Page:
These are intricate decisions, often requiring many kinds of skillsets to come together to think multifacetedly about education. What should be clear from any review of Pakistan’s seven decades (and seven education policies) is that our learning systems do not stand to benefit from sudden decisions, gut feelings, ideological stonewalling, arbitrary thresholds, top-down approaches, recycled models from somewhat similar problem contexts, or generalist consulting. All of these have held an unfortunately privileged role in the history of Pakistan’s education policymaking.
To really make education work in Pakistan, we have to find policy development models that work for Pakistan. The everyday business of policy and delivery is overwhelming and consuming. So what our children need is for us, the grown ups, to cooperate over the right resources that can inform our education decisions most creatively, intelligently, with evidence and a level of confidence that our prescriptions can work in our various Pakistani contexts.
Government at every level in Pakistan must normalise, and value, the sourcing of contextually-relevant insight, and evidence-based thinking from those whose professional lives are built around answering such questions. This can be enabled through the creation of spaces that aggregate slow and fast thinking, strike a balance between deep and shallow prioritising of reform strategies, or figure out the right combination of rational and behavioural incentives.
Recently, the Ministry of Federal Education and Professional Training has taken a happy turn for the unusual: it circulated a tender notice for an academic partner to formally review its current process of developing a single national curriculum at the Curriculum Wing in Islamabad.
To other systems, this would not be novel. The United Sates Department of Education benefits from a longstanding role for education research within itself. Behavioural insights teams (‘nudge’ units) have proliferated across the world; a policy design lab works closely with the United Kingdom government with efficient civil service as its mission. The Swiss Agency for Development and Cooperation’s PERFORM project linked social science researchers to government leaders in countries like Albania and Serbia.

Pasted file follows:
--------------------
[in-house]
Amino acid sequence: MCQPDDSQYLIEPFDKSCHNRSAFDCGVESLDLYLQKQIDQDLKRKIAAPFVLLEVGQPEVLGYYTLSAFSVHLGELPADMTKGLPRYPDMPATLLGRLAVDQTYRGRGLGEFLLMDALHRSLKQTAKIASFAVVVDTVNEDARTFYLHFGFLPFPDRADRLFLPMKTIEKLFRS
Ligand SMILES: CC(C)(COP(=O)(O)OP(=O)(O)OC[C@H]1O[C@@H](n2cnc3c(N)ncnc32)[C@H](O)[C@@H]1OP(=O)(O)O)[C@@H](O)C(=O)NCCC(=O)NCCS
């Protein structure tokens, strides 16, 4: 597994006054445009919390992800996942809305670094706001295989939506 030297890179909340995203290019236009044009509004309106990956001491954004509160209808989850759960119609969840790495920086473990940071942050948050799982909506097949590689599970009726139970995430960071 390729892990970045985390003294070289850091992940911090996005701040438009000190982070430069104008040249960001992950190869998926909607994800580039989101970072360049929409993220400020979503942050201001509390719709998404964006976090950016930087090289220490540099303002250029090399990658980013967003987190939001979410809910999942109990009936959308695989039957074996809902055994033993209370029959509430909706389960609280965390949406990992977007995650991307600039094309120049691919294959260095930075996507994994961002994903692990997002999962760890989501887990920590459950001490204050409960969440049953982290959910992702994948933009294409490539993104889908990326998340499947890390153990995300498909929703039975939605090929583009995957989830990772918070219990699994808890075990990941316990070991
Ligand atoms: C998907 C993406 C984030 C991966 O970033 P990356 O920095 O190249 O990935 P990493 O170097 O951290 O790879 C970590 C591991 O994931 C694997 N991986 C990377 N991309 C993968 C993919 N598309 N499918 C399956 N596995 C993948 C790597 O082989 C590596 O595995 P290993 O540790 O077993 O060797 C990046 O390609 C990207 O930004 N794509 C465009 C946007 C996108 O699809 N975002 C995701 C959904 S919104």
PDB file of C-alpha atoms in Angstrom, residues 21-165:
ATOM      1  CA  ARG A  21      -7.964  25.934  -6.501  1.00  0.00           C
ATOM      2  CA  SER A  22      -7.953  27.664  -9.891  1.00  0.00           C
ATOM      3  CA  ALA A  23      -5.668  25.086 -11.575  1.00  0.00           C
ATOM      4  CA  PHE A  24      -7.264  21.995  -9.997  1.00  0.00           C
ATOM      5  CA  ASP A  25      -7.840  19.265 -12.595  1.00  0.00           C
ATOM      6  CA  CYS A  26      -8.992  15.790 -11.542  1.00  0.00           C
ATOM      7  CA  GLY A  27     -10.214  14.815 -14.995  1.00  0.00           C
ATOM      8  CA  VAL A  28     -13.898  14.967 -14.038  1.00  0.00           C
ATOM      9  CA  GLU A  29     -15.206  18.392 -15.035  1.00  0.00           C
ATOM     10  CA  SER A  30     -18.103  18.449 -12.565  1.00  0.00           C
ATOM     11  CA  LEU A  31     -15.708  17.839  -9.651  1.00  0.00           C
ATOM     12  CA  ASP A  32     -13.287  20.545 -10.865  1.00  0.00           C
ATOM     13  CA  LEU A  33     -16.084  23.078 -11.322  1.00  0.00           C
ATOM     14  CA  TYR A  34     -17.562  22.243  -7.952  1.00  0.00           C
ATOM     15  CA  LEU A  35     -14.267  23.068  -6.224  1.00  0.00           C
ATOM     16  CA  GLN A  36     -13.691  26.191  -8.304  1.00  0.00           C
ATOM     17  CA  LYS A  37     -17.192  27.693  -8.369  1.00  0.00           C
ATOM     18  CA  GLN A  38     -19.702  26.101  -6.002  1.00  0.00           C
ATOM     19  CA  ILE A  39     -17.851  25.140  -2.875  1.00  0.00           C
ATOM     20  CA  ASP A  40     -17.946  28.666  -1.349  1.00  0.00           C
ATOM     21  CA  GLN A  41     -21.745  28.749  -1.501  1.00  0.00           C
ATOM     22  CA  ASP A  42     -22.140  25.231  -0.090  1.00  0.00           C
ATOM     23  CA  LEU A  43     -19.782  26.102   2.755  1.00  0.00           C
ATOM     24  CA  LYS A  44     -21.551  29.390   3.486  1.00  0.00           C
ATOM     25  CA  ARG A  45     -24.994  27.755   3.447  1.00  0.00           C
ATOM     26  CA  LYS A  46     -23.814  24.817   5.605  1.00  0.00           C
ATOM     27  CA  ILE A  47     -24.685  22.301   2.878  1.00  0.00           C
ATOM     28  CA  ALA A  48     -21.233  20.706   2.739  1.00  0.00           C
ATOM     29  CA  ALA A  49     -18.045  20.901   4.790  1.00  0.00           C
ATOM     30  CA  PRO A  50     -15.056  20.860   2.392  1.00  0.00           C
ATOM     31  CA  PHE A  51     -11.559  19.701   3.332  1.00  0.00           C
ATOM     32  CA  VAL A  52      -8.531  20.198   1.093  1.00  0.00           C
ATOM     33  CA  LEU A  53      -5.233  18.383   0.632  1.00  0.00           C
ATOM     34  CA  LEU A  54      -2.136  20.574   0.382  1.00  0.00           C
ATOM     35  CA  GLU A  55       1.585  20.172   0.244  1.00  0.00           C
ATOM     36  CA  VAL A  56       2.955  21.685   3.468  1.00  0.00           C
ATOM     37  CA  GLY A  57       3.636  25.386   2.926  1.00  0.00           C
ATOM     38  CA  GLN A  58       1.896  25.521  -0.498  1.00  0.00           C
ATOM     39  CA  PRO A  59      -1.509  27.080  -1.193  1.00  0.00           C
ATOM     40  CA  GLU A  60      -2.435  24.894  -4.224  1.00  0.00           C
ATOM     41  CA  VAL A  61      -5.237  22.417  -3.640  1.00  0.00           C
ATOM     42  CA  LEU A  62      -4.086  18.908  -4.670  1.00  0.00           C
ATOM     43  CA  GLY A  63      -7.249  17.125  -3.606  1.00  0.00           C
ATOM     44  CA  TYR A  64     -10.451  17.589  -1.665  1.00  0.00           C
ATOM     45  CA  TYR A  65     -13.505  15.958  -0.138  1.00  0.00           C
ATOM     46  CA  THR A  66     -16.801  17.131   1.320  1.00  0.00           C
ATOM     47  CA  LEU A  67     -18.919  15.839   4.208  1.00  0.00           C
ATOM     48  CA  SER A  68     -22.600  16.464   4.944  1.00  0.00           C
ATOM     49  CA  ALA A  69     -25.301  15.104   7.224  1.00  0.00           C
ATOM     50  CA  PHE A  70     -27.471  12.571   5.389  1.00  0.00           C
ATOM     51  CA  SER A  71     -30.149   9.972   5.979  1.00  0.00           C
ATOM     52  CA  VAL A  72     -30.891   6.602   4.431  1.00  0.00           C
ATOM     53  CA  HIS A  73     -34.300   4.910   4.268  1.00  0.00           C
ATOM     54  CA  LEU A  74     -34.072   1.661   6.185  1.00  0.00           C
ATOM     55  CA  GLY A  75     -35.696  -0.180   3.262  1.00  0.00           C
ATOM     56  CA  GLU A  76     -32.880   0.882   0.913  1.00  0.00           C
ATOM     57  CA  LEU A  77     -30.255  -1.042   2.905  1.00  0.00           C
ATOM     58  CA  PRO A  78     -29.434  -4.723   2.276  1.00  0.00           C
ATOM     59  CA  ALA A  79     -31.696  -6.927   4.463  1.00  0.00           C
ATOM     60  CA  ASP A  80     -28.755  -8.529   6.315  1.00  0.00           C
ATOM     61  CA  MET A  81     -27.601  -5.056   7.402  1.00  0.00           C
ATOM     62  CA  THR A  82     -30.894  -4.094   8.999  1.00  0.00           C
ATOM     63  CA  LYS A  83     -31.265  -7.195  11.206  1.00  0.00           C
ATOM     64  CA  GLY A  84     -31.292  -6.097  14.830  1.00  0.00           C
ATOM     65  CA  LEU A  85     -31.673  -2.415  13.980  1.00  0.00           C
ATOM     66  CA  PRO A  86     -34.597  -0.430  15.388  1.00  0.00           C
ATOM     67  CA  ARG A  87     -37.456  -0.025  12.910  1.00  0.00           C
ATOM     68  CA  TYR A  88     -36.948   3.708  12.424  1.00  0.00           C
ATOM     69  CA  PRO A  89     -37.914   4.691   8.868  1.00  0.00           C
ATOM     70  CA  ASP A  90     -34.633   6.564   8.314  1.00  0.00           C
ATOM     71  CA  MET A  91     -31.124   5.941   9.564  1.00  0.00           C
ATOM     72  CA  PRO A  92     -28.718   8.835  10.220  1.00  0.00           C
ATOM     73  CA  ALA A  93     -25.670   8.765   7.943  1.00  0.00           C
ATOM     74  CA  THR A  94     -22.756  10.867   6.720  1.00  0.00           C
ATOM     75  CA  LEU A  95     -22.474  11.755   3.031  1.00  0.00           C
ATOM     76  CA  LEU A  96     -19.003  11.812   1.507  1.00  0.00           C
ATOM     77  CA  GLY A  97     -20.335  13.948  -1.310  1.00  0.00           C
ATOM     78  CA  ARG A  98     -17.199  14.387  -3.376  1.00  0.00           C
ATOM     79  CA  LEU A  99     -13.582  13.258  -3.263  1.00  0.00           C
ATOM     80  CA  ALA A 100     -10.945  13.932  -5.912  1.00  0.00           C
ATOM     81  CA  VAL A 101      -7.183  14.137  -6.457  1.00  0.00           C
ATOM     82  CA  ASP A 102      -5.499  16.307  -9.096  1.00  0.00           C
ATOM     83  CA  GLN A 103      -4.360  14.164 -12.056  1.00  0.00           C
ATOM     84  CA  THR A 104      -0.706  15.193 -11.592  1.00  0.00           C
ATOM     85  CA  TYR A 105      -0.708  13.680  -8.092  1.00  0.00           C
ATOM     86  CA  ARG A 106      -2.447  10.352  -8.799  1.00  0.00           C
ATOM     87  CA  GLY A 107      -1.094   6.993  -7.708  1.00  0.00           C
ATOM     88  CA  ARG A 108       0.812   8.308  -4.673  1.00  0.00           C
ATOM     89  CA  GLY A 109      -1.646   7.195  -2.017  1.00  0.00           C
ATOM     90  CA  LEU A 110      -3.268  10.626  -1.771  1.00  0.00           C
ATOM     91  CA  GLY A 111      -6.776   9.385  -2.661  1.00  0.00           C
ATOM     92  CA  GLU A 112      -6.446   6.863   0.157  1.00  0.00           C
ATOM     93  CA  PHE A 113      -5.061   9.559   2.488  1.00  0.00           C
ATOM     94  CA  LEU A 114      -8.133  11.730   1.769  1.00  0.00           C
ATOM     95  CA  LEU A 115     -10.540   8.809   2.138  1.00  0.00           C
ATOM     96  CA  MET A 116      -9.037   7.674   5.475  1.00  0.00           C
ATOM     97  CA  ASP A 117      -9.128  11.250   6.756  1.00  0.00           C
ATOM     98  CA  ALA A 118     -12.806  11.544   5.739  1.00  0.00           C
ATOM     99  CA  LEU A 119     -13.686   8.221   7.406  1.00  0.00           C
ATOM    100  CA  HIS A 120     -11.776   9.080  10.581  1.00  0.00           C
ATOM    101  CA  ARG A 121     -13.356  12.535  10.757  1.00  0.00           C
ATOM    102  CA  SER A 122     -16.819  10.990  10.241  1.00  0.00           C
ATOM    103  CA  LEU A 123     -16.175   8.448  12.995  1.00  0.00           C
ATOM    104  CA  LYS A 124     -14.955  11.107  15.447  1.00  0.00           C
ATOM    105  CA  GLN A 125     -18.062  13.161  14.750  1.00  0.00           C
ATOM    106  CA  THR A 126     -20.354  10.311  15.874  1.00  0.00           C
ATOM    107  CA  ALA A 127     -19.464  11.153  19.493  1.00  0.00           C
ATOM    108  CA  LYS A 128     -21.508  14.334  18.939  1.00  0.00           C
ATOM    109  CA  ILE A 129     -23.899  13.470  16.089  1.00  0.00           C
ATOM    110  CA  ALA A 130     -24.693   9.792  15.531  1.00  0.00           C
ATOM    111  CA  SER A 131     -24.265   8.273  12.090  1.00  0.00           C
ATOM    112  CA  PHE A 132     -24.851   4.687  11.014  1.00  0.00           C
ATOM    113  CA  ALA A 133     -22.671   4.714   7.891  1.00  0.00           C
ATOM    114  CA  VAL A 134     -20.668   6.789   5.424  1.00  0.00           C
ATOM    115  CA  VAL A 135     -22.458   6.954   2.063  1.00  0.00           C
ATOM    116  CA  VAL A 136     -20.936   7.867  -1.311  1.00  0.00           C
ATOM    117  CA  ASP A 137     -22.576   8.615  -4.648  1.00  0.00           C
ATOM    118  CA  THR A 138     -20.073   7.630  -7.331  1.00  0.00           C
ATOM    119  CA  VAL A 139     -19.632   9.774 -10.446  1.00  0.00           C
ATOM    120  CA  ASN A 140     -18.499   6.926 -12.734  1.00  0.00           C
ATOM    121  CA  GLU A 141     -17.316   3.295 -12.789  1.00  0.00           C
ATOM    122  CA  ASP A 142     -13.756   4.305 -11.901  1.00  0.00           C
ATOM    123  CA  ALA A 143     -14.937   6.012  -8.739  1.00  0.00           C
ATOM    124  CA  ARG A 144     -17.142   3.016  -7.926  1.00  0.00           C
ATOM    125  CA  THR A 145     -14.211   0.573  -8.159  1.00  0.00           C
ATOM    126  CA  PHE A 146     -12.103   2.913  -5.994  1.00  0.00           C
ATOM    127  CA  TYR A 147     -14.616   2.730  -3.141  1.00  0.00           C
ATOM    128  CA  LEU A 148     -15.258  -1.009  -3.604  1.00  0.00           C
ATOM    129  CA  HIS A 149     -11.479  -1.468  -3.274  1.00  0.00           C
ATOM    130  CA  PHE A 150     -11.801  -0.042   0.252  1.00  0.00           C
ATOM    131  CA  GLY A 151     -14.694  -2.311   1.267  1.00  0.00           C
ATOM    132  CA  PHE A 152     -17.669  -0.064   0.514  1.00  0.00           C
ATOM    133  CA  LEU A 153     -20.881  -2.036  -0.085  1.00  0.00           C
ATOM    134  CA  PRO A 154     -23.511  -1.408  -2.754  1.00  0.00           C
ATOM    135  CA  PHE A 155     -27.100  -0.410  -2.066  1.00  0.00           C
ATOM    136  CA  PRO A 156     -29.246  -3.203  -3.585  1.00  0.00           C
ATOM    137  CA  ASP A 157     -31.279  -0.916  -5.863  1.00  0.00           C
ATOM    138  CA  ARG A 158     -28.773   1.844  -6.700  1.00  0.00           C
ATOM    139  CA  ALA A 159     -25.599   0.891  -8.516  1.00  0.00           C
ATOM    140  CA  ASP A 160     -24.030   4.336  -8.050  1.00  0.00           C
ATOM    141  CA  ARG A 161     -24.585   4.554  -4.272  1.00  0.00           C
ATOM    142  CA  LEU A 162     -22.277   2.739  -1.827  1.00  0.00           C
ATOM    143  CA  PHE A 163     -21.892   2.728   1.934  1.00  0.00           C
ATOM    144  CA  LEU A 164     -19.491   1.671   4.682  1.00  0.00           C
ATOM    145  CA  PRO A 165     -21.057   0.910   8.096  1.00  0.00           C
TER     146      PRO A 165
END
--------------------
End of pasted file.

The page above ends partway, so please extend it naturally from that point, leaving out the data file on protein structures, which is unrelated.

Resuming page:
The ways in which governments around the world draw on the intellectual and analytical strength of their thinkers are truly worth examining for implementation in Pakistan if we are to make meaningful learning a reality for nearly two-thirds of our population. To be clear, such steps are not going to facilitate overnight decisions, and they are likely to test the patience of politicians and bureaucrats alike, who often need quick answers to massive problems.
But as Newman Burdett, a senior assessment research expert with the National Foundation for Educational Research in the UK and editor of a 2016 special edition of the academic journal Educational Research, notes, problems that end up in learners’ experiences and school journeys are often traced back to "policy formulation (that) becomes more about politics and persuasion than research." The rest of the entire special issue runs a common theme across the experiences of education policy and reform in seven different countries: real education reform does not happen through urgent, knee-jerk decisions to replicate whatever seems to make sense or has worked in another context.
Real education reform happens when good decisions are taken about learning at the right time on the basis of sound evidence and in response to the varying needs of end users, yes the teachers, but most importantly, the students. And that merits time.